Let me make it clear, though, that my focus in this book is the Windows platform. I won’t talk much about third-party libraries, architectural considerations for app design, and development strategies and best practices. Some of these will come up from time to time, but mostly in passing. Nevertheless, many insights have come from working directly with real-world developers on their real-world apps. As part of the Windows Ecosystem team, myself and my teammates have been on the front lines bringing those first apps to the Windows Store. This has involved writing bits of code for those apps and investigating bugs, along with conducting design, code, and performance reviews with members of the Windows engineering team. As such, one of my goals with this book is to make that deep understanding available to many more developers, including you!

    View the full article...

  • Microsoft UK Faculty Connection

    Enabling your IT Support teams to deploy the right technology to ensure your curricula is appropriate and suitable


    Over the past few weeks we have had a number of interesting meetings with IT Services teams and academic faculties within UK Universities. These discussions have been particular interesting as we have discussed the opportunity of enhancements academics can make to curriculum if they had access to the latest desktop OS and web browsers.

    These discussions were particularly interesting as a number of the IT Services teams highlighted a need for applicants/employees with very specific Microsoft skills sets. For example. experience in virtualisation and cloud computing, as well as product specific skills such as System Centre, Windows 7 and MDOP. 

    Microsoft has a number resources available including IT Pro resources such as TechNet and IT Developer resources such as MSDN. To the specific training and certifications resources Microsoft IT Academy programme as one route for institutions to help their staff and students get recognised certifications and knowledge.

    Another service we discussed was, The Microsoft Virtual Academy, MVA is a online training centre which uses some of the characteristics of game-based learning to motivate learners. It’s free and open to anybody, not just those staff and students in formal education institutions, and it focuses on a range of Microsoft cloud-based technologies. 




    Microsoft Virtual Academy (MVA) is a fully cloud-based learning experience focusing on Microsoft Cloud Technologies. You can access a variety of training content online and become one of the renowned experts in the IT Pro community around the world. MVA provides its users with a virtual university experience: the student can select a track and study the material and then do the self-assessment. By doing so, they will collect points that will promote them to a Bronze, Silver, Gold or Platinum Level. Students on MVA can get access to all the information, statistics and advancements of their training career, allowing them to maintain a long-term relationship with Microsoft. Learning through MVA is FREE of charge, and you can study the contents at any time and at your own pace.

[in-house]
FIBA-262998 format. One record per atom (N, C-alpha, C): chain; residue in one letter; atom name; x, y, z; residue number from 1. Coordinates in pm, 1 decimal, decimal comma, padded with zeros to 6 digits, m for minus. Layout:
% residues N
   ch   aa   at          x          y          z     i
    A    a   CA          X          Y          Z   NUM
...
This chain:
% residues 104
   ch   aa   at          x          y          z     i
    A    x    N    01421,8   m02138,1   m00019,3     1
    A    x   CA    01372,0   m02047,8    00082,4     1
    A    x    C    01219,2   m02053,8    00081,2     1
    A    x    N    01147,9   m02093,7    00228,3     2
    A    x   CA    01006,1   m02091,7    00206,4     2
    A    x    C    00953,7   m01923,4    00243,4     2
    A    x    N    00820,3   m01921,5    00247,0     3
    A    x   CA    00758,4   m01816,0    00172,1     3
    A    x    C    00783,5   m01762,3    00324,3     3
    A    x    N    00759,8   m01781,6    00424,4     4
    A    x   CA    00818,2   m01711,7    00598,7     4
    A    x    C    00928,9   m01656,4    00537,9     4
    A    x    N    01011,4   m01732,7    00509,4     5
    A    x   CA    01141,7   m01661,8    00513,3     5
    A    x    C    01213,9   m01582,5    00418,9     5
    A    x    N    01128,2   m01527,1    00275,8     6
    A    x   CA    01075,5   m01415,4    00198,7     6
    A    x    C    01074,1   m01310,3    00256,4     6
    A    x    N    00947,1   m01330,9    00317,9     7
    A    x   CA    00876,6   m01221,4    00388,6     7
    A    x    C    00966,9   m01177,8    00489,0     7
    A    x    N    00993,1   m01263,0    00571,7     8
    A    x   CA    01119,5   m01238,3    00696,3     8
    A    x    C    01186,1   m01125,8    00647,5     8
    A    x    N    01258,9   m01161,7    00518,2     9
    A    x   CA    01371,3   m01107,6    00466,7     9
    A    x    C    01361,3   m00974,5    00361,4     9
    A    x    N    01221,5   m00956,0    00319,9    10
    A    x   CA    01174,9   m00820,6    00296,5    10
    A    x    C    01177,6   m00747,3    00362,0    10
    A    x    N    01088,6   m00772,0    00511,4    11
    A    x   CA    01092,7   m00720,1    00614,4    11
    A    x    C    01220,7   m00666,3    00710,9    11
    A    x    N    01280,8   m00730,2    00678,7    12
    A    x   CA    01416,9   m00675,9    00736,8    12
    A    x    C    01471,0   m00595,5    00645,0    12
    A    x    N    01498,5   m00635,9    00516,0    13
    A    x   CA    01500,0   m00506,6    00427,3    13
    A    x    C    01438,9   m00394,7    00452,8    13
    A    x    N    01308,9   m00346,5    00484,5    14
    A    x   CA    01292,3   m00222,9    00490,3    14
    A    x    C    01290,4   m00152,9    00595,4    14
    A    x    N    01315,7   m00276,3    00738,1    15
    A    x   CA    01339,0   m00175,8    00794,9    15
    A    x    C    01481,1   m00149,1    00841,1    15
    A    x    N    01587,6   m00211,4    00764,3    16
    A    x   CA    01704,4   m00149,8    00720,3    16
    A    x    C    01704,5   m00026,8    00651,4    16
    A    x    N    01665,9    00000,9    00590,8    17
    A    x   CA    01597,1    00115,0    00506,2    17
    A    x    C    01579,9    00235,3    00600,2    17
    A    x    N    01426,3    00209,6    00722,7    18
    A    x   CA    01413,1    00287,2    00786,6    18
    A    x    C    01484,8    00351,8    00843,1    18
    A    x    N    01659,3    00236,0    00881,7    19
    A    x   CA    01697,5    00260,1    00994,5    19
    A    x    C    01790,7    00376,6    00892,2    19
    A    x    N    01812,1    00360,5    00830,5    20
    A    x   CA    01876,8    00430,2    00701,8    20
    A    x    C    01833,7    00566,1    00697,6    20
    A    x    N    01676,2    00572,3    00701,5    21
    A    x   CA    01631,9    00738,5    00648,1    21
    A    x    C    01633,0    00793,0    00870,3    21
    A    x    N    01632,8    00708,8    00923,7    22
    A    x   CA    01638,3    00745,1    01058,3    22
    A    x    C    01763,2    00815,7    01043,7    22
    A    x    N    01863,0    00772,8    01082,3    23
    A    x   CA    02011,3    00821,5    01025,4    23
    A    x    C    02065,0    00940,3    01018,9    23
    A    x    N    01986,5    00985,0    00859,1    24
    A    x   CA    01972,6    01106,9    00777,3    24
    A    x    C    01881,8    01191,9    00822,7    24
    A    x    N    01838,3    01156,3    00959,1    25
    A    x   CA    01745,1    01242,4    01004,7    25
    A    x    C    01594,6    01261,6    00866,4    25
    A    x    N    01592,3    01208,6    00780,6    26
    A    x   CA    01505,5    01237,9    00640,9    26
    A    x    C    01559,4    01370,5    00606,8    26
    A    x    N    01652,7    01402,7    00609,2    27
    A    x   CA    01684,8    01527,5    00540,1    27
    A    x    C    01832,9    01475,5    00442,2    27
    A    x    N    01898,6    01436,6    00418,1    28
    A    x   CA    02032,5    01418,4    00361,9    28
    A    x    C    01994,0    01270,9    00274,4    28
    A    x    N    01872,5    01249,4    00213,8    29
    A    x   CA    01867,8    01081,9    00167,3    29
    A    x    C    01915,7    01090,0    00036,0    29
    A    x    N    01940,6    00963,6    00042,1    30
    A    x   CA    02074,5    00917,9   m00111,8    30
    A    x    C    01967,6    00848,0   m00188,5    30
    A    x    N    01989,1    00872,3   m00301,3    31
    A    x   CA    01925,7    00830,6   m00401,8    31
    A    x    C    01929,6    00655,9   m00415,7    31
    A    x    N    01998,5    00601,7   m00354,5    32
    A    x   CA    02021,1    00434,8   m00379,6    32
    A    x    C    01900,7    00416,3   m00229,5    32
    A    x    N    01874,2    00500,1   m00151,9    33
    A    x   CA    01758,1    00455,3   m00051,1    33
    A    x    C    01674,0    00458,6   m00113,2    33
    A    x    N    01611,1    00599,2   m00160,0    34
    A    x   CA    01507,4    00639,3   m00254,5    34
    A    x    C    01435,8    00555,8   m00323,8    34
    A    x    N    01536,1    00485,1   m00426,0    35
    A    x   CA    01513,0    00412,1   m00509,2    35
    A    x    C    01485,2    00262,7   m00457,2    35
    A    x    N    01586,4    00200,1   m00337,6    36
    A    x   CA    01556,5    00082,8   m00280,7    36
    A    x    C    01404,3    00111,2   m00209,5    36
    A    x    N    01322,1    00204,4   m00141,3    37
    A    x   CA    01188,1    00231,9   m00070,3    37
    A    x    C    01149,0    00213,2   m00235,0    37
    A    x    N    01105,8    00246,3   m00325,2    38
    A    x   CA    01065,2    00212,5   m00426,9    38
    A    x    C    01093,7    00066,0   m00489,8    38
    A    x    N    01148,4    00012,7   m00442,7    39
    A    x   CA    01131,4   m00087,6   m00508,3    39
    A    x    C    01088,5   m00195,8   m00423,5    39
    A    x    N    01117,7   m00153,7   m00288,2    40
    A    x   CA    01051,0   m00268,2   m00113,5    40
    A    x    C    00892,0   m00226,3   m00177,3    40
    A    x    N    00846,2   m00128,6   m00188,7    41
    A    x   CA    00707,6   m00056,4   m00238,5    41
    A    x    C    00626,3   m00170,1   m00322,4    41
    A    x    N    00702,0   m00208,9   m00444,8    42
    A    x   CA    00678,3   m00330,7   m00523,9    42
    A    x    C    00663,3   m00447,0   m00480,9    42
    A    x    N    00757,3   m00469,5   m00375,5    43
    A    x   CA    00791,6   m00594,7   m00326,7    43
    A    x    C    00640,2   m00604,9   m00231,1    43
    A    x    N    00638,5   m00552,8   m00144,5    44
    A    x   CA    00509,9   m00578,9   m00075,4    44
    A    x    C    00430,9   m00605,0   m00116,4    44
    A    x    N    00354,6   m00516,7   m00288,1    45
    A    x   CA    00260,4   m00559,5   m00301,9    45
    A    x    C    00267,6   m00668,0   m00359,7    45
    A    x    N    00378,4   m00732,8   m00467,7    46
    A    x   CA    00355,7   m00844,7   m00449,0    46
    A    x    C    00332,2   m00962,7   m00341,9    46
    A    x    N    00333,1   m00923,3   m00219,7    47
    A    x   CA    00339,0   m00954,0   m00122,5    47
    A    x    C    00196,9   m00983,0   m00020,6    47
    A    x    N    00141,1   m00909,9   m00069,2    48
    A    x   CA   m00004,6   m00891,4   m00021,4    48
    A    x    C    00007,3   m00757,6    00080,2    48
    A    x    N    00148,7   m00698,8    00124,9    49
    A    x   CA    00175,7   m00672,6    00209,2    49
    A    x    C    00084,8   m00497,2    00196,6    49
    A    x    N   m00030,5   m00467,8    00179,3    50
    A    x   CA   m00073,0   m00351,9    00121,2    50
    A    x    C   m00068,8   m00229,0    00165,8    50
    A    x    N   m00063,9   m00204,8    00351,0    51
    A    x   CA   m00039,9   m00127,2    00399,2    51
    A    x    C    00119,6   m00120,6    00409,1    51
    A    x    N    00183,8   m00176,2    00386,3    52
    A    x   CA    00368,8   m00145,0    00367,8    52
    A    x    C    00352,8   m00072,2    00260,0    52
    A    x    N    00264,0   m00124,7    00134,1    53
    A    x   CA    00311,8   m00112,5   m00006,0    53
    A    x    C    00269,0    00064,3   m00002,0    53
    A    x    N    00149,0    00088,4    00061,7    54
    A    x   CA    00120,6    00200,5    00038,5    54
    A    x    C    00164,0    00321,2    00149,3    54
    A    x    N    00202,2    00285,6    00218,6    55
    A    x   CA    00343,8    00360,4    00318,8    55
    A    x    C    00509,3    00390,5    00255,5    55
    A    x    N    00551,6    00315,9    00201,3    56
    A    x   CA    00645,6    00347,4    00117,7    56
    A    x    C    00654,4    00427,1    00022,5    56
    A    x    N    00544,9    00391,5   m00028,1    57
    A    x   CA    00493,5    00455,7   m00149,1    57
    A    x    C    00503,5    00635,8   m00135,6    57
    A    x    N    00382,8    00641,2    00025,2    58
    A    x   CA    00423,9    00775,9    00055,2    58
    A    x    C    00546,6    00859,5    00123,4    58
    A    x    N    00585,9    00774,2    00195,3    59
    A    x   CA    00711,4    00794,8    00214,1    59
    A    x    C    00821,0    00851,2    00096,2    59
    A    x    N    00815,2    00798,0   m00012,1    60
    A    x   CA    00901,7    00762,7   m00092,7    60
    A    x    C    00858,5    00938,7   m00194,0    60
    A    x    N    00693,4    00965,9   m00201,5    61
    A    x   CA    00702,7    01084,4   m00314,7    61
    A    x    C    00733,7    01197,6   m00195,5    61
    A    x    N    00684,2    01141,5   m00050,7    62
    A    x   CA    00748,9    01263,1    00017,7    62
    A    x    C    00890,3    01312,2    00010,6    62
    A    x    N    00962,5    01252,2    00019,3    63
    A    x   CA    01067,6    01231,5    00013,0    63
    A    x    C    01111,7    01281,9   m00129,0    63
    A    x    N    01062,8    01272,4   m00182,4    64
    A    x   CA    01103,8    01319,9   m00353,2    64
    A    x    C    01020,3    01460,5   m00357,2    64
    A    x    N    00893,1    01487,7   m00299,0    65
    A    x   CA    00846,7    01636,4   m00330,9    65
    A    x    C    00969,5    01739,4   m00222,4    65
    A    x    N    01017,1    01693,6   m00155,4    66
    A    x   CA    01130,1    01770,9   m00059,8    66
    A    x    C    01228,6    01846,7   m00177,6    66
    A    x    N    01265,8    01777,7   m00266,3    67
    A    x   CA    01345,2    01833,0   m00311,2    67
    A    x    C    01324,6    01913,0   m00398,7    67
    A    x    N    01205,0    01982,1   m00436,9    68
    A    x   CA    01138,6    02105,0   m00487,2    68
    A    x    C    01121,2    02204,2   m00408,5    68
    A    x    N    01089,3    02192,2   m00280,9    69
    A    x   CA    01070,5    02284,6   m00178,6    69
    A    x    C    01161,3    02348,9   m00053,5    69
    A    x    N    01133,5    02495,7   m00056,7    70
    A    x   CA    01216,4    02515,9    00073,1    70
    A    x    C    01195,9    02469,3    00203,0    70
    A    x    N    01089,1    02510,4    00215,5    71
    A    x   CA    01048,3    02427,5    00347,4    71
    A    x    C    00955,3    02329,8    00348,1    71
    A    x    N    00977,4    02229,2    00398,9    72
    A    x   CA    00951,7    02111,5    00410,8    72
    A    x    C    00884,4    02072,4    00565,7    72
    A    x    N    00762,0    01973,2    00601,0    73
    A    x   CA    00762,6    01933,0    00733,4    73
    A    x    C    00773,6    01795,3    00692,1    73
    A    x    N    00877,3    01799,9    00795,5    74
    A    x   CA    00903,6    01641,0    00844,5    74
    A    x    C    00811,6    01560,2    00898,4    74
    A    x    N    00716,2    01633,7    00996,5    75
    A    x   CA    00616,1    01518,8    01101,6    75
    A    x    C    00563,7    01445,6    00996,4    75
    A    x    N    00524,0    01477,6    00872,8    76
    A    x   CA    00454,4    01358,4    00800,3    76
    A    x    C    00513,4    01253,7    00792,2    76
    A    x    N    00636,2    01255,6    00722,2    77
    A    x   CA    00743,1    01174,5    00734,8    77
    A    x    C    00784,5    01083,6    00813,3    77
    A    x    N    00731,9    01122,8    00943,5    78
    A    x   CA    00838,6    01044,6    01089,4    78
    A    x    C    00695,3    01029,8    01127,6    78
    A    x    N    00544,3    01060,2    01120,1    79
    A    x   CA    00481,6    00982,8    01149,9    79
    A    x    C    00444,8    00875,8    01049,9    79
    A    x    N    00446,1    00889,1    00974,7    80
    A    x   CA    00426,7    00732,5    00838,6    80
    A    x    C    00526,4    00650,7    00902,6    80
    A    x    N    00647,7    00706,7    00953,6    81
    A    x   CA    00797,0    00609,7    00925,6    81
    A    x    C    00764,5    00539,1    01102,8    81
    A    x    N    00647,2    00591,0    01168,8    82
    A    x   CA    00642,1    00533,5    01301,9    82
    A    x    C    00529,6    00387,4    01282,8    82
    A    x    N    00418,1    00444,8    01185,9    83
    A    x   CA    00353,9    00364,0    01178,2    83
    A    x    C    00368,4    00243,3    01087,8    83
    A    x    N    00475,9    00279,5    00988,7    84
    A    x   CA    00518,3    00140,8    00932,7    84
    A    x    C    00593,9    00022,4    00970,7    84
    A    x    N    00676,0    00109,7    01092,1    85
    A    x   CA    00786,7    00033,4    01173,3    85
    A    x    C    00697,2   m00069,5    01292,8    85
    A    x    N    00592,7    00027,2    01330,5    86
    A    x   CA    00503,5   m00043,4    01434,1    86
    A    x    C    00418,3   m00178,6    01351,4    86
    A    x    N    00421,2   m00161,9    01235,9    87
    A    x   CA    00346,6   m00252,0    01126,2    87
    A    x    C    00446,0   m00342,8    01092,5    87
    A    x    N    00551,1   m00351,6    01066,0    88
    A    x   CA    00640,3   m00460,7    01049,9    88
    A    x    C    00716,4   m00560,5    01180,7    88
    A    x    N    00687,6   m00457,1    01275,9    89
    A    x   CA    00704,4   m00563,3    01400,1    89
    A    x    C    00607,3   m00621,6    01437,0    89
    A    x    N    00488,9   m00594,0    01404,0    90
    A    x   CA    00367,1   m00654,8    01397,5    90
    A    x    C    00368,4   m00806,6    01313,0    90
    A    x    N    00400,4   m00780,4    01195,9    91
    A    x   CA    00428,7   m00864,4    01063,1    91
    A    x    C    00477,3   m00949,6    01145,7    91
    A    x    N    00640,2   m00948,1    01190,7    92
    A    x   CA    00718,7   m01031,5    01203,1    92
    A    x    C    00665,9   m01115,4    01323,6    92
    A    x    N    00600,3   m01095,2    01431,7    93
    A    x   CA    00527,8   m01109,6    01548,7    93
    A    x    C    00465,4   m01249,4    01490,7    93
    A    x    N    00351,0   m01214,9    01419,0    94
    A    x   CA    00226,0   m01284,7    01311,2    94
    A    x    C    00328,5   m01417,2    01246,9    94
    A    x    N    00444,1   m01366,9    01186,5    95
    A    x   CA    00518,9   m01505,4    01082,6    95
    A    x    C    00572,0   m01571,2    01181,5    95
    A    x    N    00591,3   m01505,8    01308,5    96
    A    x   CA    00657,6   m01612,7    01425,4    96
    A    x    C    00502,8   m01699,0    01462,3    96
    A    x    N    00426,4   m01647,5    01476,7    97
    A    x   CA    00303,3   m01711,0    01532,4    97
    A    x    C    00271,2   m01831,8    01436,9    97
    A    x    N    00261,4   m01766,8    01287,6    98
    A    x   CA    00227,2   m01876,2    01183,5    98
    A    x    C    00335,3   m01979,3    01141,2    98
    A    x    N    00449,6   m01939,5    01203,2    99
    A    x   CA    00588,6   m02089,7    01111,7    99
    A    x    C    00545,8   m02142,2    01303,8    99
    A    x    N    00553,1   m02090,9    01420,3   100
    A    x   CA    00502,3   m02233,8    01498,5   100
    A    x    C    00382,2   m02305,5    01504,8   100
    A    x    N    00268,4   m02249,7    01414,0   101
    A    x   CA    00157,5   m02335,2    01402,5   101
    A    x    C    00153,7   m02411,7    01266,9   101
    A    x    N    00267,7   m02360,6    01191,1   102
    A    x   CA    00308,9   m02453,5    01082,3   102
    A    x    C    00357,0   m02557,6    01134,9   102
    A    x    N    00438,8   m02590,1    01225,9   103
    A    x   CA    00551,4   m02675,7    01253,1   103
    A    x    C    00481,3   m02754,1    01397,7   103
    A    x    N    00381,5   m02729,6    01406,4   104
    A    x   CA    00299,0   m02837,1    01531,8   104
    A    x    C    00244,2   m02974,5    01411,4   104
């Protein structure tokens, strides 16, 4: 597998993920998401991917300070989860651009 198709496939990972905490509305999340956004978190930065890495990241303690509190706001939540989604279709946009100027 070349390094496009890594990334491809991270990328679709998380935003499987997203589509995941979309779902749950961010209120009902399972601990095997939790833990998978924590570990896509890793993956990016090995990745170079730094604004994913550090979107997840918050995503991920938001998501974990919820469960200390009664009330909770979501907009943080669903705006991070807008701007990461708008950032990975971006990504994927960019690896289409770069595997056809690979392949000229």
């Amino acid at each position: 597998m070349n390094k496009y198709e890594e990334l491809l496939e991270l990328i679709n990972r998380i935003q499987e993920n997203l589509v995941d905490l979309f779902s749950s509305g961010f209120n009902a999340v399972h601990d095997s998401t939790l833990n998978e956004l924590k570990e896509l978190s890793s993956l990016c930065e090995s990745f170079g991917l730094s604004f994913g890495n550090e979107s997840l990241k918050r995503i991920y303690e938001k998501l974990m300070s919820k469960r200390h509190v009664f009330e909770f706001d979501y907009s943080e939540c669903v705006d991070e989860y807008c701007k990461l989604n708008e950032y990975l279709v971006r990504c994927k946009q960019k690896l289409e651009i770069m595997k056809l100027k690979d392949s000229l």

In the UK there are currently

    students registered
    self-assessments passed
    hours of training delivered


    Topics covered include:

    Office 365
    Private Cloud
    Public Cloud
    SQL Azure
    System Center
    Virtual Machine Manager
    Windows Azure
    Windows Phone

    The whole system runs in the Cloud, as it’s built on Windows Azure so is extremely scalable and reliable. So let me know how you get on with these resources.

  • Microsoft UK Faculty Connection

    Windows 8 Pinned sites - make your web site look like a Windows 8 app


    One of the neat little feature of Windows 8 is the ability to pin Web Pages to the start screen through IE 11.

    Here a great example of the pinned wpcentral site on Windows 8


    This is what it looks like on my start screen as large tile


    Instructions for uses on how to use Pinned sites.
    1. Make sure IE11 is set as the default browser—at least to pin, you can always switch it later. To choose your default browser, just type in “default programs” on the Start screen and launch the settings.
    2. Launch IE11 in Windows 8 UI mode (not desktop) and head to www.wpcentral.com
    3. Tap the Star icon (for favourites)
    4. Hit the Pin button
    5. Rename the Tile or just keep ‘WPCentral’
    6. Choose Tile size (you can always change it later)

    And that’s it! The tile should refresh with WPCentral direct news feed and depending on the size you chose, it will have a slightly different layout.

    Adding Pinned sites to your web page

    So you have seen this in action with WPCentral and now you can add this feature really simply to your site.

    To do this you can use the IE Pinned app builder tool at http://www.buildmypinnedsite.com/en this will  refresh your site code so that the IE pinned app looks like a windows 8 app and appear on users start screen.